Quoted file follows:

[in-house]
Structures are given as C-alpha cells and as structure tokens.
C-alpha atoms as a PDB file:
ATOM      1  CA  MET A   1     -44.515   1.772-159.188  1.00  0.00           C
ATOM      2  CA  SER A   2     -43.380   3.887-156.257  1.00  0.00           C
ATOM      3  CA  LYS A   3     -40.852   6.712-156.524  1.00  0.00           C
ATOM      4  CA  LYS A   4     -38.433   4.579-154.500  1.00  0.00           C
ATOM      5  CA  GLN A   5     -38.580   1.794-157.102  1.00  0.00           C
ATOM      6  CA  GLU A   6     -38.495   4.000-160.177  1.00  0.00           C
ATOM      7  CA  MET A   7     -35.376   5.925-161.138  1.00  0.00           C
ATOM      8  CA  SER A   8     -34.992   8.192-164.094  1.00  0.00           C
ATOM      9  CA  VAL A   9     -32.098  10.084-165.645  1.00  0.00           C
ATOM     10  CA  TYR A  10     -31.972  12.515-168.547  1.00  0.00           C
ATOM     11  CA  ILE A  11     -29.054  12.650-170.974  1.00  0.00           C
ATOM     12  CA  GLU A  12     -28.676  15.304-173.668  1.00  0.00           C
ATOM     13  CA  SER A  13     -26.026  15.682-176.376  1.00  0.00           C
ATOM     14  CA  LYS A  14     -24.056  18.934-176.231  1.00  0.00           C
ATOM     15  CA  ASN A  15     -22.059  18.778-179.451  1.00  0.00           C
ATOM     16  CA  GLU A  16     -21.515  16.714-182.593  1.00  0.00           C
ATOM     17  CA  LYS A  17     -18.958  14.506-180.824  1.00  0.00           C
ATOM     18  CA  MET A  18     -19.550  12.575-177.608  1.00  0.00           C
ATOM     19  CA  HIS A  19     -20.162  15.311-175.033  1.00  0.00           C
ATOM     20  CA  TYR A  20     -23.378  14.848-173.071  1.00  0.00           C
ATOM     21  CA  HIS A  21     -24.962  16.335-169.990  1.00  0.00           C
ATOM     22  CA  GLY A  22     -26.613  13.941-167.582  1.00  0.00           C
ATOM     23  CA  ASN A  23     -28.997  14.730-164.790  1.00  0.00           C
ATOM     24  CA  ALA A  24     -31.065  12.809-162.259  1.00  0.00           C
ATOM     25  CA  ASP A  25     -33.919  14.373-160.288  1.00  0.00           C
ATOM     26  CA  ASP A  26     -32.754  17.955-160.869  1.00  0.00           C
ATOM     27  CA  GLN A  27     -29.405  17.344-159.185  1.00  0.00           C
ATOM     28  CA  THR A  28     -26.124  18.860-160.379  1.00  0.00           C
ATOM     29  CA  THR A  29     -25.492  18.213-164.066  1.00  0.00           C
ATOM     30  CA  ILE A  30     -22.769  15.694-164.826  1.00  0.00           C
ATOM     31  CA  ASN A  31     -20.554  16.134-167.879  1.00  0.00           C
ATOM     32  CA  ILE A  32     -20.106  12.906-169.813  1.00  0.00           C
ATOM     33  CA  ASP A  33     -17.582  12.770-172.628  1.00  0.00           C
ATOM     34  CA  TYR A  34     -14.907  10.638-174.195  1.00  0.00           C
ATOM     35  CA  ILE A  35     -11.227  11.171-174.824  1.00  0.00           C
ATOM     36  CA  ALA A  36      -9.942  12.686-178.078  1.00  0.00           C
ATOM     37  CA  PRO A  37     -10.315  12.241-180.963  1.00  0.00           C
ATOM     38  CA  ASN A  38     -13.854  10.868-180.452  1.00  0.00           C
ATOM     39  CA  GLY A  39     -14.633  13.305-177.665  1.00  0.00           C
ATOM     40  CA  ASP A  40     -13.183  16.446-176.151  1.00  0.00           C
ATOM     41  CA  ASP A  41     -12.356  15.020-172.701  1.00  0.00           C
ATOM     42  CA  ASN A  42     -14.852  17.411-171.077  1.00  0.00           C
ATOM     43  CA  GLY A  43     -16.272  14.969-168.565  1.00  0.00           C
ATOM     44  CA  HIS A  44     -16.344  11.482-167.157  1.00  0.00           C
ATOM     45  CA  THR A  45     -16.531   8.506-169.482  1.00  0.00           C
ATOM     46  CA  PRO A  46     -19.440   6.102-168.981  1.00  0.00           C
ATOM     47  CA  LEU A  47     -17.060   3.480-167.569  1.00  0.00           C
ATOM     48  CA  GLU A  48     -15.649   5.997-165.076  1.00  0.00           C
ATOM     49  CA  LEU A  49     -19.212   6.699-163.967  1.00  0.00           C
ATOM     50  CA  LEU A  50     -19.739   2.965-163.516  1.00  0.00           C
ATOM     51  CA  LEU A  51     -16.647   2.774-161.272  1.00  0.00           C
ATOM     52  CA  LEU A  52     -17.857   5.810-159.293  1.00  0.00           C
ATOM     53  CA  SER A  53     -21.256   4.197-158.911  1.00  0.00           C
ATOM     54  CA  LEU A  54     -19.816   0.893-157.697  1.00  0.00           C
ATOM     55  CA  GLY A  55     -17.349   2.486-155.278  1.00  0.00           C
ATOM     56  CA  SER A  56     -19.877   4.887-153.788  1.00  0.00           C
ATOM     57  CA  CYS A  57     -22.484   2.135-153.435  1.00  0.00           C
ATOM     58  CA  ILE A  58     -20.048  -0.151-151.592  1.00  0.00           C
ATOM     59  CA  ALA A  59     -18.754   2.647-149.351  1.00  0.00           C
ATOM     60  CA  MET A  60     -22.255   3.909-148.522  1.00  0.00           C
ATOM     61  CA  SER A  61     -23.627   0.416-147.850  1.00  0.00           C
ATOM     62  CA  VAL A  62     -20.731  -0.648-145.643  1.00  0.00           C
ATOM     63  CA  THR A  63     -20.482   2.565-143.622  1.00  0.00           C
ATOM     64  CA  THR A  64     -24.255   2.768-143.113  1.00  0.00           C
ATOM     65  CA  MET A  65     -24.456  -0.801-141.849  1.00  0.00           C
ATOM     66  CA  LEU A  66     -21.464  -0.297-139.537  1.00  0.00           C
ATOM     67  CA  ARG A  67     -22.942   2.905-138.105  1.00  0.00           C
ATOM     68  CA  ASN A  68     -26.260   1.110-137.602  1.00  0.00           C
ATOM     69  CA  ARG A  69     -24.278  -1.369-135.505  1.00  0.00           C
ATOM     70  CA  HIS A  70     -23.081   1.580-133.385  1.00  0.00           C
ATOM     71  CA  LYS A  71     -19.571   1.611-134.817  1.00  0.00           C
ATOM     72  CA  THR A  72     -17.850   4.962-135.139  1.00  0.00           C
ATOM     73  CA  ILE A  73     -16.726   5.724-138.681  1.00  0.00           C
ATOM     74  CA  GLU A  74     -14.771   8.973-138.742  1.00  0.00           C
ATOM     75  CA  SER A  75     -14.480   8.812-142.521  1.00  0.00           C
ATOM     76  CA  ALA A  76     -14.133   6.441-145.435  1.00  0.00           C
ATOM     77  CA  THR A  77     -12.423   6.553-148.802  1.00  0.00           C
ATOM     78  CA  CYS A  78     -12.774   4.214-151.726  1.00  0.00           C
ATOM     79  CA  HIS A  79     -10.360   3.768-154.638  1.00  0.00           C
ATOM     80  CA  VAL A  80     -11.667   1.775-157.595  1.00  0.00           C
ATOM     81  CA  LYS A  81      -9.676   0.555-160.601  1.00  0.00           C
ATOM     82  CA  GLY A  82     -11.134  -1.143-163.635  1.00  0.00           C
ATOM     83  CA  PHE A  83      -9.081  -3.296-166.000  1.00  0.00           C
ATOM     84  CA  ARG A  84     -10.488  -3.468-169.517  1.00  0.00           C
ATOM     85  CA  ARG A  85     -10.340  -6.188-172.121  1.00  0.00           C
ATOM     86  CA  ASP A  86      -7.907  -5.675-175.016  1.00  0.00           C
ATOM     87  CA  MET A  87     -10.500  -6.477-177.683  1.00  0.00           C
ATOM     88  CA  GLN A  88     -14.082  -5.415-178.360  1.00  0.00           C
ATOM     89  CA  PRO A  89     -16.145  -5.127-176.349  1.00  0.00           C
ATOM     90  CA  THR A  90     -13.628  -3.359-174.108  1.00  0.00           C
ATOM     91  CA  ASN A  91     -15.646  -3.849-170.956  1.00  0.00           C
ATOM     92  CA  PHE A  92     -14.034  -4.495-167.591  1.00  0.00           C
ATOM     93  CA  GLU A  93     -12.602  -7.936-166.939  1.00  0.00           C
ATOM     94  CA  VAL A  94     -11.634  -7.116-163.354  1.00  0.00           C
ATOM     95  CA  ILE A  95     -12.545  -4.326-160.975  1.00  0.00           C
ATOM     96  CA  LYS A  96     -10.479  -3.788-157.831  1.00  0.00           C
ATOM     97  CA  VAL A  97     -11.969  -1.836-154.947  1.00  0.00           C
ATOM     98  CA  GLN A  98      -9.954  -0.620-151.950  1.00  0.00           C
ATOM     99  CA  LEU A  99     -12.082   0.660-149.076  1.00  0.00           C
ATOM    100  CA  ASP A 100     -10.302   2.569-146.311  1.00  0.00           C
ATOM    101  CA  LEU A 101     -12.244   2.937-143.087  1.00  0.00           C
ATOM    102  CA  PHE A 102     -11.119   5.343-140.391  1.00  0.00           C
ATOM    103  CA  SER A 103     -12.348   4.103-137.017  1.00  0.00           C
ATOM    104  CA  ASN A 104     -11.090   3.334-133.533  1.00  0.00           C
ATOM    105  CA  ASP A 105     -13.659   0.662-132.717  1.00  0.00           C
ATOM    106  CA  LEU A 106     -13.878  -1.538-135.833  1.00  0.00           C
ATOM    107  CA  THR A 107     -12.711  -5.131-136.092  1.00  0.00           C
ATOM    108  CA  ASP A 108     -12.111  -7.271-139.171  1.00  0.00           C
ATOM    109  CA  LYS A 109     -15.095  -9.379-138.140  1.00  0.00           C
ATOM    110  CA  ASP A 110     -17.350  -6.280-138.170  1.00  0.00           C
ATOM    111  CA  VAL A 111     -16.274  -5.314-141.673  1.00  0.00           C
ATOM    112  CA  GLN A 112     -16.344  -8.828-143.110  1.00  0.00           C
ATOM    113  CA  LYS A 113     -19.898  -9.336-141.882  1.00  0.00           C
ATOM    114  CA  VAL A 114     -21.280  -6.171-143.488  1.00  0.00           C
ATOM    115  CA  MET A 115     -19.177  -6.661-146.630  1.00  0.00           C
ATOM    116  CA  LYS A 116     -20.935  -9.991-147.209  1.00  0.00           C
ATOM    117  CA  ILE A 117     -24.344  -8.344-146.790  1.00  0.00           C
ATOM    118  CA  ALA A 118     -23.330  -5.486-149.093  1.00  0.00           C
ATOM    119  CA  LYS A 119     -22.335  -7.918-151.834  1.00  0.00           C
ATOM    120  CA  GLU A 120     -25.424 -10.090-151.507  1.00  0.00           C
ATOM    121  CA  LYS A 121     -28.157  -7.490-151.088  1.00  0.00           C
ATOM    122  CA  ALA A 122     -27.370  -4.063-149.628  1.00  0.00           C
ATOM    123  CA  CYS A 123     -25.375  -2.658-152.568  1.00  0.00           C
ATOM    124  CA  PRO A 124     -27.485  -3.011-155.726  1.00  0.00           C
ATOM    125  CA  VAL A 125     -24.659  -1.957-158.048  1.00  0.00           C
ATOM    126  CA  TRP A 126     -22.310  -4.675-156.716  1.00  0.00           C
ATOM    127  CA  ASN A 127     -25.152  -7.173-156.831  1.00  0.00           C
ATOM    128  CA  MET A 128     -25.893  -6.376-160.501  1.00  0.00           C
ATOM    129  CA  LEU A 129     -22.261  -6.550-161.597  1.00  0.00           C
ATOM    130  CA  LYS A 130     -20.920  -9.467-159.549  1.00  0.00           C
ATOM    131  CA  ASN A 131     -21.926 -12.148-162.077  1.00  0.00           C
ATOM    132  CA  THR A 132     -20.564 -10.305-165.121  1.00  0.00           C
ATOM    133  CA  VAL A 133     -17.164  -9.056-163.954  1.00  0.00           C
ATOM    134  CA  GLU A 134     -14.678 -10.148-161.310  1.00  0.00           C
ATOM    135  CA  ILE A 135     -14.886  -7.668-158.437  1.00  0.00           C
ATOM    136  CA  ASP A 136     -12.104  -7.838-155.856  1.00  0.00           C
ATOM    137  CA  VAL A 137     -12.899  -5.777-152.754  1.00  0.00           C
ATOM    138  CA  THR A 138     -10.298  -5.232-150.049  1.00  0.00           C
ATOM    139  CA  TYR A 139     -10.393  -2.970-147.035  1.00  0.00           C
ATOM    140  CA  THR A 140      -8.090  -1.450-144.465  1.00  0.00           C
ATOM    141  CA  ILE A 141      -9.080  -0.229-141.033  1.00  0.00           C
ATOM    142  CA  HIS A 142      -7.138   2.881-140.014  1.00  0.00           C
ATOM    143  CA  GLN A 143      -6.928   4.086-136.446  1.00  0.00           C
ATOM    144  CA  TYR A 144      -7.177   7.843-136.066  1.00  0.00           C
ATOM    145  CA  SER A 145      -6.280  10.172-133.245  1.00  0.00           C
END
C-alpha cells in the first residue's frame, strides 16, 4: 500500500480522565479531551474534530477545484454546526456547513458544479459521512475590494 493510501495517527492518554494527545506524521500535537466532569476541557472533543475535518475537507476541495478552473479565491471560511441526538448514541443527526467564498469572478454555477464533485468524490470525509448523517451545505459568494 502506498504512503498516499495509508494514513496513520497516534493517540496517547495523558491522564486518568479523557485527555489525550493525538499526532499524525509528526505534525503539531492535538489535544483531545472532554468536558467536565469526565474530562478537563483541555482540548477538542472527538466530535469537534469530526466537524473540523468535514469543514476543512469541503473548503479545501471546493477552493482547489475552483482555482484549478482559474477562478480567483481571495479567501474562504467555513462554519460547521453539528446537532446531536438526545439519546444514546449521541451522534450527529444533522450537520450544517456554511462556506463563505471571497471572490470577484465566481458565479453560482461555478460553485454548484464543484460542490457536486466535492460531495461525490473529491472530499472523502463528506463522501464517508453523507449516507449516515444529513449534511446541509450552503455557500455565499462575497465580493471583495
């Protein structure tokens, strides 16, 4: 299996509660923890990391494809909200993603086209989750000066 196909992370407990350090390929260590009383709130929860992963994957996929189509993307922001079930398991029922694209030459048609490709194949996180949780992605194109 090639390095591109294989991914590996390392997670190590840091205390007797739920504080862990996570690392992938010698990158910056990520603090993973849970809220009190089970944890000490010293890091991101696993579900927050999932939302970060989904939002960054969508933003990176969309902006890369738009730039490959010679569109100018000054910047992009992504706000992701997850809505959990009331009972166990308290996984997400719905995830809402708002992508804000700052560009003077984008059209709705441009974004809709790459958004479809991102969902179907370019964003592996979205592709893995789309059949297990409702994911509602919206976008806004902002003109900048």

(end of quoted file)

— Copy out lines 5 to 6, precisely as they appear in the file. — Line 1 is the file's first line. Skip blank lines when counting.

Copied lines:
ATOM      2  CA  SER A   2     -43.380   3.887-156.257  1.00  0.00           C
ATOM      3  CA  LYS A   3     -40.852   6.712-156.524  1.00  0.00           C